Review of an introduction to Moroccan Arabic and Culture.
Georgetown University Press
Over the course of the last decade, Arabic programs in American universities have witnessed significant growth and record levels of enrollment (Furman, Goldberg, & Lusin, 2010), a trend that has reinforced the need for innovative teaching materials and methodologies. Among such developments has been a burgeoning interest in teaching spoken Arabic dialects, a knowledge of which is increasingly viewed as essential to students' overall competence in the language. Although Arabic courses for English-speaking students have conventionally covered only Modern Standard Arabic (MSA)--the language of literature and the traditional media--a growing number of language programs have now begun to integrate dialectical Arabic into their curriculums alongside MSA, thus bolstering the demand for high-quality resources that consider these varieties. Abdellah Chekayri's An Introduction to Moroccan Arabic and Culture is the first textbook to provide a comprehensive overview of the basics of the Moroccan Arabic dialect (MA) in a format that is supported by substantial audiovisual material and is designed to correspond with students' concurrent acquisition of MSA.
Recent editions of general Arabic textbooks, such as the widely-used Al-Kitaab series (Brustad, Al-Batal, & Al-Tonsi, 2011), use multimedia components to introduce students to the Syrian and Egyptian dialects alongside MSA, but similar resources for Moroccan Arabic have, until recently, been limited. Such a gap exists despite the fact that a number of updated MA materials have become available in recent years. A 2006 re-publication of Harrell's A Basic Course in Moroccan Arabic employs an accurate transcription system but suffers from the fact that its texts are largely phrase lists with no focus on a communicative approach, while its multimedia component is no more than a CD of low-quality MP3 renditions of the texts. A 2011 Moroccan Arabic--compiled by the Peace Corps and available free online--fares better, with a sensible transcription system and a focus on everyday, communicative tasks, but it too is accompanied by no more than audio renditions of the book's dialogues, all of which are bundled into a single file that is difficult to navigate. Finally, a second edition of Shnoo the Hell is Going on H'naa (Sakulich, 2012) does little to improve on the first, with no multimedia content, a scattershot approach to grammar and inconsistent and confusing transcriptions. Chekayri's offering, by contrast, offers an entire DVD replete with audio, video, and interactive learning aids; it is likewise the only one of these resources to assume previous or concurrent knowledge of MSA.
An Introduction to Moroccan Arabic and Culture consists of two primary components. The first is the physical textbook, a sturdy 544-page paperback with a glossy cover and attractive internal design. The book is divided into fourteen chapters, each thematically organized around an aspect of Moroccan cultural life (examples include "Getting Acquainted," "Daily Activities," "Shopping," and "Clothes and Celebrations"). Each of these chapters is further subdivided into discrete sections that focus more exclusively on listening, culture, or grammar; some chapters also include additional materials, and all begin with an overview of the objectives and close with a review of the chapter's listening passages. Within the sections, students are presented with individual exercises that can be completed either inside or outside of the classroom. The various chapters, sections, and exercises are clearly organized and easy to identify via large headings that utilize a consistent color scheme, and exercises that require audiovisual material from the DVD are marked with a headphone icon. In addition, the book makes extensive use of high-quality color photographs that are relevant to the chapters' respective themes, and leaves sufficient room for students to write in the book. The author and publisher should accordingly be commended for the textbook's enticing design and ease of use.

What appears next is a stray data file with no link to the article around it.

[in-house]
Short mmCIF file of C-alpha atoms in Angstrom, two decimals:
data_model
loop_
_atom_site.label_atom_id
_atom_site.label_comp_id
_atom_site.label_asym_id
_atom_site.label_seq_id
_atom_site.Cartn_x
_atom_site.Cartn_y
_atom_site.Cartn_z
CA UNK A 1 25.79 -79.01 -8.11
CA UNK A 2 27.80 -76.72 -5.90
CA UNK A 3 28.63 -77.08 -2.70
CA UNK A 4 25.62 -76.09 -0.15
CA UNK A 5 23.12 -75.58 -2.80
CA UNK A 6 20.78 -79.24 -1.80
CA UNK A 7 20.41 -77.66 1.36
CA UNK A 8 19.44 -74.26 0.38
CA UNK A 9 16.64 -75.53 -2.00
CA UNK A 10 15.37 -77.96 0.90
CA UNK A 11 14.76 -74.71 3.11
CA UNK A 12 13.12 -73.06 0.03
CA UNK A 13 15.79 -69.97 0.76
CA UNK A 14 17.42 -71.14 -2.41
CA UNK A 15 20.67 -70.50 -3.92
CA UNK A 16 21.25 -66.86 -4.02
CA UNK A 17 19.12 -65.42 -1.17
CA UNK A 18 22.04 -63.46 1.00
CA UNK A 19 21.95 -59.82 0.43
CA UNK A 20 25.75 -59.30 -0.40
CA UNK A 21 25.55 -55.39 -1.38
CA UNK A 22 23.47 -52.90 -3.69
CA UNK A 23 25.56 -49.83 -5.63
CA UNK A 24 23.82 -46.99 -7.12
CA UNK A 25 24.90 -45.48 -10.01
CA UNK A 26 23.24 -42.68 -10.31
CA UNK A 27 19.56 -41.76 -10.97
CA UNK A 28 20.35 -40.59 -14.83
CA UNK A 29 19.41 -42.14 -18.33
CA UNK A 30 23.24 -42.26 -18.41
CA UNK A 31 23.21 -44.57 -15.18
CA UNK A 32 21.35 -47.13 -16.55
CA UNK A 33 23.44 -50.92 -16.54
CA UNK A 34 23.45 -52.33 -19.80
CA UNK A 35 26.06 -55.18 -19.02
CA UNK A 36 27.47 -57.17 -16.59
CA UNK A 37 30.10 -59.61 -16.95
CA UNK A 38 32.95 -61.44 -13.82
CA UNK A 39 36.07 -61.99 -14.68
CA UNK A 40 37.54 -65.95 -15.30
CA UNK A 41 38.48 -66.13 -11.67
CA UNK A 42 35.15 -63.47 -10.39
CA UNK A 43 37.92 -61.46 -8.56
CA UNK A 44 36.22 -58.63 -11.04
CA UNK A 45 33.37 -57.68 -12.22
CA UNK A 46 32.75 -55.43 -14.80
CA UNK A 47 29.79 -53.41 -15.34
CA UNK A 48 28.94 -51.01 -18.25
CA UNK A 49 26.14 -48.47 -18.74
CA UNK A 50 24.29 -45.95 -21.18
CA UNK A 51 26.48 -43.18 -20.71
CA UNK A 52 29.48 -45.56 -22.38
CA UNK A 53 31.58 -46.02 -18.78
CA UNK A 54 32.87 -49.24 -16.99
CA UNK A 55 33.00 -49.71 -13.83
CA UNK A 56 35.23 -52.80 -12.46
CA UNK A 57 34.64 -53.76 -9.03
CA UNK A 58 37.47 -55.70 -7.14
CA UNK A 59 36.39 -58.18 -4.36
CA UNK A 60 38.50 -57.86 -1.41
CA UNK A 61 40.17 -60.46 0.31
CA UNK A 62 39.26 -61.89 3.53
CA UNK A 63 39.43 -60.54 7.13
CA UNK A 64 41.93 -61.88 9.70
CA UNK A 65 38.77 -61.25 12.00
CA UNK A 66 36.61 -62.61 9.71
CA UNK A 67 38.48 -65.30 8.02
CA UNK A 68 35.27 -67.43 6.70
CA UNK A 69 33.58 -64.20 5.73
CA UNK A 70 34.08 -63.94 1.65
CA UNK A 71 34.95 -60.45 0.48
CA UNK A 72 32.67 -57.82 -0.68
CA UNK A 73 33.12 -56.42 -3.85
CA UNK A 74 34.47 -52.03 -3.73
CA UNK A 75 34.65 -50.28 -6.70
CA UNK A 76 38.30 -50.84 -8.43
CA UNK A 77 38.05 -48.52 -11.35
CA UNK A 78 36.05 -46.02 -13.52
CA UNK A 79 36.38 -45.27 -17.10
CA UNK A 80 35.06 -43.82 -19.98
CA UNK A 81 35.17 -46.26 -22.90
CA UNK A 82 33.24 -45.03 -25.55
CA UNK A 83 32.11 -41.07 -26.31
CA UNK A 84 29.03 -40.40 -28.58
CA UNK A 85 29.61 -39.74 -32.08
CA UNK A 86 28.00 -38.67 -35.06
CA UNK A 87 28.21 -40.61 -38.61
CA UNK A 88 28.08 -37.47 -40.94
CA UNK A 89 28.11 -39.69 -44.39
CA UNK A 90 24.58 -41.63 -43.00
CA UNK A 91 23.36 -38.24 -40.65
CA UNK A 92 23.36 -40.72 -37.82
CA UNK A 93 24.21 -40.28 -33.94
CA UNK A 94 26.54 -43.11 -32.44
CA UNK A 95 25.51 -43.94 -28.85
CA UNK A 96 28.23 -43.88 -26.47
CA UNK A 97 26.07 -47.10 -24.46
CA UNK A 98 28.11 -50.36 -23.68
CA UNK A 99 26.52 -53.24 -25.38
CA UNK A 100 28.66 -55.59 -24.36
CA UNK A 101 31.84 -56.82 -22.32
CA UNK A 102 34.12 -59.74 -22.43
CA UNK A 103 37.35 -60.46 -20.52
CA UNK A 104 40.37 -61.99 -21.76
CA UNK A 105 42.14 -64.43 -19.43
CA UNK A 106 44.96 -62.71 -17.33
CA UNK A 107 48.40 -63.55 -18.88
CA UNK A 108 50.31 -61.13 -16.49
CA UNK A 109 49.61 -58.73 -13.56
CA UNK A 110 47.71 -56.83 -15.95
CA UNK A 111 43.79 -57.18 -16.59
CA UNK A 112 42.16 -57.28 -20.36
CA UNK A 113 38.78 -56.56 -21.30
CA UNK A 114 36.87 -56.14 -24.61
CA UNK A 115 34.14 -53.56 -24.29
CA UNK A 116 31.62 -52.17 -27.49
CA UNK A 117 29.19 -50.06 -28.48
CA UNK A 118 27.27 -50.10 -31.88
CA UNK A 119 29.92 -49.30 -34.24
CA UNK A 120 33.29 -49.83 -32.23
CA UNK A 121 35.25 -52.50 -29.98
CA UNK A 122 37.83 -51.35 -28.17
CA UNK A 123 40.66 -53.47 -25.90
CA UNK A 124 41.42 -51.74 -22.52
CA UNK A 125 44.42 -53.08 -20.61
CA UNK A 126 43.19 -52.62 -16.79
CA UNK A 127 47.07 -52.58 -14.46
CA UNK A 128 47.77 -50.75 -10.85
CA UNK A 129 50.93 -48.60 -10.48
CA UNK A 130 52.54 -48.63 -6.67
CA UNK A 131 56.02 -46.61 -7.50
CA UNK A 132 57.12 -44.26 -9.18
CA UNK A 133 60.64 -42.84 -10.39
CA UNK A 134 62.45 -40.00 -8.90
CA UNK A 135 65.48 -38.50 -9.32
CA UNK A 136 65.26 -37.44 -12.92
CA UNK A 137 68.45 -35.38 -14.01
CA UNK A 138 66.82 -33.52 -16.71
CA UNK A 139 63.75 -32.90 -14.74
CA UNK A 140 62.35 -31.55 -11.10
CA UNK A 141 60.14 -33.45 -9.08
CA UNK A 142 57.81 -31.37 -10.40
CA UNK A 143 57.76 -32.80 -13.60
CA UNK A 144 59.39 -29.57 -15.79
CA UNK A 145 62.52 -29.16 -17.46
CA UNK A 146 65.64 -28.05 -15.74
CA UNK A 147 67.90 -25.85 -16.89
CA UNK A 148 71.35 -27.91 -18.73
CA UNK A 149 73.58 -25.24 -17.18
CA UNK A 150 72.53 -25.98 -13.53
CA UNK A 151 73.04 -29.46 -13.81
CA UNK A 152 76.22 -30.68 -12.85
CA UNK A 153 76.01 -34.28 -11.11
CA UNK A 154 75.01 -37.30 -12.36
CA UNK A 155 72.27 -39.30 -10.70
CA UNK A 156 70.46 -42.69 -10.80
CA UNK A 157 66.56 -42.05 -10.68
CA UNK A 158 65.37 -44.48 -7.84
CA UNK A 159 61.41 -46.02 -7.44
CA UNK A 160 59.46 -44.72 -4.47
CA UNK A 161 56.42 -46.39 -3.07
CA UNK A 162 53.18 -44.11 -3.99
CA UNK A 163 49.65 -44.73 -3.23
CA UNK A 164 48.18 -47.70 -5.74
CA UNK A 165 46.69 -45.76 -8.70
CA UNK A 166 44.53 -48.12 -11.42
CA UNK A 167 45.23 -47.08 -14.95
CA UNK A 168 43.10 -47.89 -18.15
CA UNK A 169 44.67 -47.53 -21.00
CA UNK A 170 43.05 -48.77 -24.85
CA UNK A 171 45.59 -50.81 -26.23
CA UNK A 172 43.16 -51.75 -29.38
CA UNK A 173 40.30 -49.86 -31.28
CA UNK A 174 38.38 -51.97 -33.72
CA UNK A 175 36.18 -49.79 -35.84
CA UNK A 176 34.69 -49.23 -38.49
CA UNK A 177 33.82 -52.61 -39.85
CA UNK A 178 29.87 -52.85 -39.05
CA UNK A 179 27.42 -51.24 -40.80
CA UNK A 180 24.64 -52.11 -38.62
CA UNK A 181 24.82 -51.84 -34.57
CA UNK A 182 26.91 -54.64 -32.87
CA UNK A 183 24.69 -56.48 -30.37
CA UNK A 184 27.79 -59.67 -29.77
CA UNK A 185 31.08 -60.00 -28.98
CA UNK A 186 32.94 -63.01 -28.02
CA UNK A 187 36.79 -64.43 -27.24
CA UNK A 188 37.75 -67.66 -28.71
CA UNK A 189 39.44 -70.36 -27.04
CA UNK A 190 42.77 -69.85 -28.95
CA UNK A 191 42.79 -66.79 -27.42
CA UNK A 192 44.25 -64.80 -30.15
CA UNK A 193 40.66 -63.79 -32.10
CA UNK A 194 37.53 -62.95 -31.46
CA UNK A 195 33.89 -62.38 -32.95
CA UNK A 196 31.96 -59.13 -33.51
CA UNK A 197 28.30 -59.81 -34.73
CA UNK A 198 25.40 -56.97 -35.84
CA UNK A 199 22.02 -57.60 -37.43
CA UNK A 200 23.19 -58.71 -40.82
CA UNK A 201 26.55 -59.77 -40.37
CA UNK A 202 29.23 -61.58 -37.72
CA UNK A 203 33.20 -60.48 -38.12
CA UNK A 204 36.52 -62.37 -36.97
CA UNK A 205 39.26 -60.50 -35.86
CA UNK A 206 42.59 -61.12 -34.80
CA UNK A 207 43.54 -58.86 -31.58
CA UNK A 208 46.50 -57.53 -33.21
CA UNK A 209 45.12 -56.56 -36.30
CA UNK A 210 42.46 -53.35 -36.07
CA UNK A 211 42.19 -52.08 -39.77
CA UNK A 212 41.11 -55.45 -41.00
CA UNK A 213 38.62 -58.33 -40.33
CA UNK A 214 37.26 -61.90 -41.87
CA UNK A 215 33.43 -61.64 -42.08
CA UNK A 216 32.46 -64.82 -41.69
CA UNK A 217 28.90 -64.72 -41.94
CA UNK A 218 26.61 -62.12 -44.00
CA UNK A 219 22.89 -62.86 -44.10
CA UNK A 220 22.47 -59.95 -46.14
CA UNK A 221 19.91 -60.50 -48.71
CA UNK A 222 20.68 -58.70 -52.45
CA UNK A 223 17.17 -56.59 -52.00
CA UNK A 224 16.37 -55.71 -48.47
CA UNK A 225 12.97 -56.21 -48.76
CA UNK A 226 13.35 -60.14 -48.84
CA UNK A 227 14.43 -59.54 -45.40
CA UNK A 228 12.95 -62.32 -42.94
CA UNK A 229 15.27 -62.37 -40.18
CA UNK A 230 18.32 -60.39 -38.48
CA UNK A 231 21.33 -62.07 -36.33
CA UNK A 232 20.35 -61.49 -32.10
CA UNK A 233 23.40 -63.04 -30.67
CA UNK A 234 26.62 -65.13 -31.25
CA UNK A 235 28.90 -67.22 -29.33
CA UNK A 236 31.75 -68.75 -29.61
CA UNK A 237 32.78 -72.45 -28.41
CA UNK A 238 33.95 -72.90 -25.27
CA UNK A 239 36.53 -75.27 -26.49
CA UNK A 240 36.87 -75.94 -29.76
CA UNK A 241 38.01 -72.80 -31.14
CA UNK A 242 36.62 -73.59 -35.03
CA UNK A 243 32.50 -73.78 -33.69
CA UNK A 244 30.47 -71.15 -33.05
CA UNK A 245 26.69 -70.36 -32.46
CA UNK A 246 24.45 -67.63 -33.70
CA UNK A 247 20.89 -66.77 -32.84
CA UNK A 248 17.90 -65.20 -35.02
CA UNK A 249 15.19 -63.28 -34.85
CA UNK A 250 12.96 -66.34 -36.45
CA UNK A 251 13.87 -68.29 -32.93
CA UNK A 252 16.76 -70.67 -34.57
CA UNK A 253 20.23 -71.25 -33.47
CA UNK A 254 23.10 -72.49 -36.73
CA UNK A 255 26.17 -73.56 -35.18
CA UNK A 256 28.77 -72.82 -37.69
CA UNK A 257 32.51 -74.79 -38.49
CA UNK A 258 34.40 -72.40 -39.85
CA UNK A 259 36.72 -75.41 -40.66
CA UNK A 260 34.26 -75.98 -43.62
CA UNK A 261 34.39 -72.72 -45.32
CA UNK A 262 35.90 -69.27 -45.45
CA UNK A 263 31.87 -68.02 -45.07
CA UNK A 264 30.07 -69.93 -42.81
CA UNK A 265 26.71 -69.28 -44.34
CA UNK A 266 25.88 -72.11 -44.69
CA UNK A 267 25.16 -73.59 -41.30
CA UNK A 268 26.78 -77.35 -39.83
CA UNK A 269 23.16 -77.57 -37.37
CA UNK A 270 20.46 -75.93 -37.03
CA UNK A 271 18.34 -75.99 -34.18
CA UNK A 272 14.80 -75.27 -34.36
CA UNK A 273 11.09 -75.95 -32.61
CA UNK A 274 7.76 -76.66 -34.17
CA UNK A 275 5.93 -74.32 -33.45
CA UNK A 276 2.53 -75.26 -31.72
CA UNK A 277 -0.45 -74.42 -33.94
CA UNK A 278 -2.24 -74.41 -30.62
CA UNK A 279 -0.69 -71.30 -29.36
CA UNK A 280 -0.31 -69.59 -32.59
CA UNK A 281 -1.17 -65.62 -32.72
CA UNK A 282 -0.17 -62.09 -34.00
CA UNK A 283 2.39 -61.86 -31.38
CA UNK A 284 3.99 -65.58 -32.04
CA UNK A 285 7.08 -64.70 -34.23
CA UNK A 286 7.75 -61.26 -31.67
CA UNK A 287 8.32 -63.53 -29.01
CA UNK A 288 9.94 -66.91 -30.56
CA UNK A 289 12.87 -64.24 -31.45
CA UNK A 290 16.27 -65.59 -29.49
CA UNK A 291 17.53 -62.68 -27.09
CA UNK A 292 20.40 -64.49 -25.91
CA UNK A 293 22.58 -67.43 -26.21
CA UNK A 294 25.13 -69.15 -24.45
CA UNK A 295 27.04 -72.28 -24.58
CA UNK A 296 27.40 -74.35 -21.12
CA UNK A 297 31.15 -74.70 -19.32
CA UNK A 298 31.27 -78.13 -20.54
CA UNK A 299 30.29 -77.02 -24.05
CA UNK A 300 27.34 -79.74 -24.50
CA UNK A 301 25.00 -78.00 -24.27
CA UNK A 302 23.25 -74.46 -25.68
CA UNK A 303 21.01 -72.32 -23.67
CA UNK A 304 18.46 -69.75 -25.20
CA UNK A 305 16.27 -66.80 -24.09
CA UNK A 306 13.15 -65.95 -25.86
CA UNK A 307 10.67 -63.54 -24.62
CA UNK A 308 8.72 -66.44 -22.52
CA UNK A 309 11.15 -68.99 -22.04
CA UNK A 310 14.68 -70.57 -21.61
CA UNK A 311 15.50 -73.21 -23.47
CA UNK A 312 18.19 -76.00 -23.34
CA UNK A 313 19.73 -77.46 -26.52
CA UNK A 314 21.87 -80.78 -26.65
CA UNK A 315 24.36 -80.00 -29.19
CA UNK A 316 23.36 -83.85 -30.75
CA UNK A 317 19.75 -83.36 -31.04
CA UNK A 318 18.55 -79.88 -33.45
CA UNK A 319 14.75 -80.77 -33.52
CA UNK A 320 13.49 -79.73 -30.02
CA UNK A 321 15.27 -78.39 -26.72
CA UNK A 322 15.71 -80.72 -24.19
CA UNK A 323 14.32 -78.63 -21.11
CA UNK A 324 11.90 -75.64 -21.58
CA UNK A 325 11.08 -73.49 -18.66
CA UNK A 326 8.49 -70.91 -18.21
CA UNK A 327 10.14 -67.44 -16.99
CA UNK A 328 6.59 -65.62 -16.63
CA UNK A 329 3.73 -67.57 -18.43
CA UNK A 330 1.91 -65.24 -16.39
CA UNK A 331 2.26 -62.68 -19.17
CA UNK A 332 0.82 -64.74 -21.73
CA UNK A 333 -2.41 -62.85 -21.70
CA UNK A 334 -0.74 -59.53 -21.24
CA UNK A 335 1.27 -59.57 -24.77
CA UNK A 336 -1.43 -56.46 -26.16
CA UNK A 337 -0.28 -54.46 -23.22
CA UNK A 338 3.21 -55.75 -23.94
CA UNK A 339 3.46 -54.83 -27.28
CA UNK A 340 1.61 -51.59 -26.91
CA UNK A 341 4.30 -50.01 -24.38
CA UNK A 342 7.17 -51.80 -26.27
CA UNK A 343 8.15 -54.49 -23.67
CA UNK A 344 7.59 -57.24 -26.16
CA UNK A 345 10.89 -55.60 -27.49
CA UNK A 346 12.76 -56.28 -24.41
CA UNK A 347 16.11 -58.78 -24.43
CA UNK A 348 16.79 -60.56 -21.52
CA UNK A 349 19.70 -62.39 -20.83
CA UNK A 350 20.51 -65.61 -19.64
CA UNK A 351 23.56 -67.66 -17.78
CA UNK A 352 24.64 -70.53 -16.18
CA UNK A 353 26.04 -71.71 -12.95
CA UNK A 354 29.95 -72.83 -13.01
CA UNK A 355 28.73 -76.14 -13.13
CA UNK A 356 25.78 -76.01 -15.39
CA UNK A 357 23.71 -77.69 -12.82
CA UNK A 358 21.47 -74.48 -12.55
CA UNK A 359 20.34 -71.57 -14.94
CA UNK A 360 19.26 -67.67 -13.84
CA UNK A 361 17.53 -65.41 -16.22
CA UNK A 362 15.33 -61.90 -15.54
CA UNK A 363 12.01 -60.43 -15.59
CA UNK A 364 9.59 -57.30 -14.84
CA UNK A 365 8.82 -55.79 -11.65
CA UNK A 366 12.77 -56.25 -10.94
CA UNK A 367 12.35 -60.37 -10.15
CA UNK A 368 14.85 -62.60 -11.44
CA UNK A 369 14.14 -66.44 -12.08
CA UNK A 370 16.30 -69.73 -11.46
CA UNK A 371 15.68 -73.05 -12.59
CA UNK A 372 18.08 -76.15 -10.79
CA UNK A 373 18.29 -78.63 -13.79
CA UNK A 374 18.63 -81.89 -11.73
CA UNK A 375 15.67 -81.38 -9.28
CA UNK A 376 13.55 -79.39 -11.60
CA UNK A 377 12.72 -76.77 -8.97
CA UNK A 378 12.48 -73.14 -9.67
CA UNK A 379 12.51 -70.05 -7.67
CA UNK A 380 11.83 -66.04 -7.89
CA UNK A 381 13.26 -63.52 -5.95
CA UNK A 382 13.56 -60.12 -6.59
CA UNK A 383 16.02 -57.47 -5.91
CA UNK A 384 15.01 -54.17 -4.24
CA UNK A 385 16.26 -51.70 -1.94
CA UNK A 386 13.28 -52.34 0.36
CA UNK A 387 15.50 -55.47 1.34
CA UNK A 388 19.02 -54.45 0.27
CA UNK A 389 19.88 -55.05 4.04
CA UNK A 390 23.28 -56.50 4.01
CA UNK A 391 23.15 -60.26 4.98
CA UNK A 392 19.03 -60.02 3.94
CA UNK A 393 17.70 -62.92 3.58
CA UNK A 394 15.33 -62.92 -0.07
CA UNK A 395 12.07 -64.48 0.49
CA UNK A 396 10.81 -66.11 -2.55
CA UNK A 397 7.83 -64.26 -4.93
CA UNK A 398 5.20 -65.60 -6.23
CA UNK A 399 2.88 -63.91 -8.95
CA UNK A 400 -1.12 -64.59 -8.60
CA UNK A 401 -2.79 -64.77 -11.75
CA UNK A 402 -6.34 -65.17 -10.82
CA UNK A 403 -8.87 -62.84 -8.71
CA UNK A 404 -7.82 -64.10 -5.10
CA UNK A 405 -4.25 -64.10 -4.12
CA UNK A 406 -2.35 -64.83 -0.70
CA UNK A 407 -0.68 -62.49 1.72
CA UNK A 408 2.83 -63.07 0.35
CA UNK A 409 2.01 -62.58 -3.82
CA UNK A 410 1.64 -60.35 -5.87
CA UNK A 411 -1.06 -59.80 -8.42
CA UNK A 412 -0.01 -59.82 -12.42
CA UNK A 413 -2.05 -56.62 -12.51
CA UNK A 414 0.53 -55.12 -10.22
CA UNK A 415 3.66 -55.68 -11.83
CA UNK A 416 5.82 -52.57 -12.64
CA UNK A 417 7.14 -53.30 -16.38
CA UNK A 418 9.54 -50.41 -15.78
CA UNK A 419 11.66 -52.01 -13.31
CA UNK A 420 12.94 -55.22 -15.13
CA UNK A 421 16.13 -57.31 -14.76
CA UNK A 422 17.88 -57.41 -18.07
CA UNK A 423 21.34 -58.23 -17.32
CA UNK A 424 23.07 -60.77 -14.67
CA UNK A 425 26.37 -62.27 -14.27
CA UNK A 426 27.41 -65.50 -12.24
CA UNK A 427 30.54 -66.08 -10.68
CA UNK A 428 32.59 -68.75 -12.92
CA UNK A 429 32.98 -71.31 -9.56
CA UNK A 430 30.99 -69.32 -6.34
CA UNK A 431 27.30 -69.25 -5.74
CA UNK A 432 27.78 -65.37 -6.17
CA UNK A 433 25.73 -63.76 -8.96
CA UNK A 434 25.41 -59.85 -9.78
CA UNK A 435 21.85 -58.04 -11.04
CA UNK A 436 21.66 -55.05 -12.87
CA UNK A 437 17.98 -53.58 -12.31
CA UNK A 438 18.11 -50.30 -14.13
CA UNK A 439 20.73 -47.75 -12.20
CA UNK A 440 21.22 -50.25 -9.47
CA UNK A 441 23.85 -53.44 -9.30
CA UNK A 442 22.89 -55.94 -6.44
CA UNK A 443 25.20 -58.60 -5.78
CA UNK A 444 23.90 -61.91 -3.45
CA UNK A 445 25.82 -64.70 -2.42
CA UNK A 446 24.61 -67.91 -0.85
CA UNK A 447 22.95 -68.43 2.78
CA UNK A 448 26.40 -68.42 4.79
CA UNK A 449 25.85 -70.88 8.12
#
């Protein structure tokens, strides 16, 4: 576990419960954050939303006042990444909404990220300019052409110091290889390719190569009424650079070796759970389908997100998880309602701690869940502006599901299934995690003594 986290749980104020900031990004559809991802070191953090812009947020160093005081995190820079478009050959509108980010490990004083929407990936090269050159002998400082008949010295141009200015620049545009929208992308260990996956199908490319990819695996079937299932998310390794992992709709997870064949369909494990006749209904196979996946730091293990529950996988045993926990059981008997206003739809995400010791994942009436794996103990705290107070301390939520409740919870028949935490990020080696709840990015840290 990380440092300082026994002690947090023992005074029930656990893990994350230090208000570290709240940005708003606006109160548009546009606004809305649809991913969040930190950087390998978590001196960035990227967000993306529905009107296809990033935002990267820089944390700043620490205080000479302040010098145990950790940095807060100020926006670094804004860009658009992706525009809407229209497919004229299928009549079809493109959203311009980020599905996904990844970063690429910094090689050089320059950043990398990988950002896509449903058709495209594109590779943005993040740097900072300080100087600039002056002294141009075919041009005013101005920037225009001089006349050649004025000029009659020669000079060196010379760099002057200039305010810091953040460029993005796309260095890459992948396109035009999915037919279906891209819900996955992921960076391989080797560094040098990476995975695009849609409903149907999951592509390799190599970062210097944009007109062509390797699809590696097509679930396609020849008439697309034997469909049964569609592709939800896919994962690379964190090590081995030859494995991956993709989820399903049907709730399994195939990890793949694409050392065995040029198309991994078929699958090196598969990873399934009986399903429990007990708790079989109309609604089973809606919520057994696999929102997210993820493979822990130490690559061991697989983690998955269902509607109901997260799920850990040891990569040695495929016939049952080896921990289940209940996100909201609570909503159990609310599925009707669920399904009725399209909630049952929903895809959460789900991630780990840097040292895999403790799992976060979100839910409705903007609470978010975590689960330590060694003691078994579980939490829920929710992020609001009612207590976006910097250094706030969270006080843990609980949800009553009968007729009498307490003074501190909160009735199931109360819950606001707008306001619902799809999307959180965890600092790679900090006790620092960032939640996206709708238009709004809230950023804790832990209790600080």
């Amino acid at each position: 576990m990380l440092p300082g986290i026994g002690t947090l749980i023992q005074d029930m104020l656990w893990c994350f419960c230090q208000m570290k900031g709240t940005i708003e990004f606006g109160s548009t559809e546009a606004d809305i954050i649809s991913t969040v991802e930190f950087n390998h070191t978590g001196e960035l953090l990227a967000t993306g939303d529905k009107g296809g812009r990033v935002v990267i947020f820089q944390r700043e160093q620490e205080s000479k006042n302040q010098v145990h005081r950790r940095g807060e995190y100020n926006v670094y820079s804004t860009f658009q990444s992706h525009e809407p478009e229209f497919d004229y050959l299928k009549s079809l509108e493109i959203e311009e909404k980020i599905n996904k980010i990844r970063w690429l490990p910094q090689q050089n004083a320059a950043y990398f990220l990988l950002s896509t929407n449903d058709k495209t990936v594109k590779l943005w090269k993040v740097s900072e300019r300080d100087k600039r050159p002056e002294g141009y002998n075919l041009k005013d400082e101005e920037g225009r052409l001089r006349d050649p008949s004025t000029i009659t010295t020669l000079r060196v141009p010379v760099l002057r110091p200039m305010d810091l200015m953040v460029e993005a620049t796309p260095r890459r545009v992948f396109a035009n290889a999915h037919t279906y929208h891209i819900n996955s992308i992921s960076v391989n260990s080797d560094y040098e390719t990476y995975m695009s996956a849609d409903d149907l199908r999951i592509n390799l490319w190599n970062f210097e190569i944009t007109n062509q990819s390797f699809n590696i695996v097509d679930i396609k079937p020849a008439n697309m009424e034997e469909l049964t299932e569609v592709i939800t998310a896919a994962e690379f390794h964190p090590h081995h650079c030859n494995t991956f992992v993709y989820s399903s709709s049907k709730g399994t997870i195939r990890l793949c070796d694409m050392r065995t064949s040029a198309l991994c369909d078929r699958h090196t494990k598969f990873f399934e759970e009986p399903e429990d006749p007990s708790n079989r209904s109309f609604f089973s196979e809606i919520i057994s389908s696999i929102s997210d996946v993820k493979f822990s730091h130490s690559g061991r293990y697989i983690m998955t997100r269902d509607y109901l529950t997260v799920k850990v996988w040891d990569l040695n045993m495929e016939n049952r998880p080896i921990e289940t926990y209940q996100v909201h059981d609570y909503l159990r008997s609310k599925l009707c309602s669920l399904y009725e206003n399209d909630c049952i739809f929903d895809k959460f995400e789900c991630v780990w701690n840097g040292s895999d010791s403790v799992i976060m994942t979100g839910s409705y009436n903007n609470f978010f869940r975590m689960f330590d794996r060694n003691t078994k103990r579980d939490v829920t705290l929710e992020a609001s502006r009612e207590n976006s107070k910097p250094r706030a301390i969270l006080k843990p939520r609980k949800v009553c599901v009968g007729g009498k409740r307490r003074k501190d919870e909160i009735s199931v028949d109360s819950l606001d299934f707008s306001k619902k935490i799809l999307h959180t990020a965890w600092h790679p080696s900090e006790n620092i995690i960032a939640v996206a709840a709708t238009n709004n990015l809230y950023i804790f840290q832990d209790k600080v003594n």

The second component of this publication is what the publisher describes as an "accompanying multimedia DVD" (back cover) that contains audiovisual material designed to be used alongside the exercises in the physical textbook. Worth noting is that the DVD does not employ the DVD-video format that would work with all standard players, but is instead a DVD data disc containing an .exe file designed to run in a Windows environment, thus leaving users of other operating systems without easy access to the technology component. The DVD program itself nonetheless works as intended and contains thousands of audio and video clips of various lengths, all of which are of high quality with minimal static and background noise. These clips can be accessed via the program's menu, which is navigable but not particularly intuitive; unlike the book--which is primarily divided into chapters that contain both linguistic and cultural content--the program instead groups content as belonging to either the "Moroccan Arabic" or "Culture" subsections of the main menu. The fact that a student cannot find all of the materials related to a single thematic chapter in the book within the same subsection of the menu complicates navigation and contributes to a feeling of disjointedness, in contrast to the integrated approach to language and culture found in the physical textbook. One may also cite a number of minor grievances, among them odd scrolling behavior and the fact that it is not always clear which items can be clicked for further information or audio because they are often rendered in the same font and color as inactive items. While the DVD remains a valuable source of information and essential component of the package, it thus stands to benefit from a focus on better organization and presentation.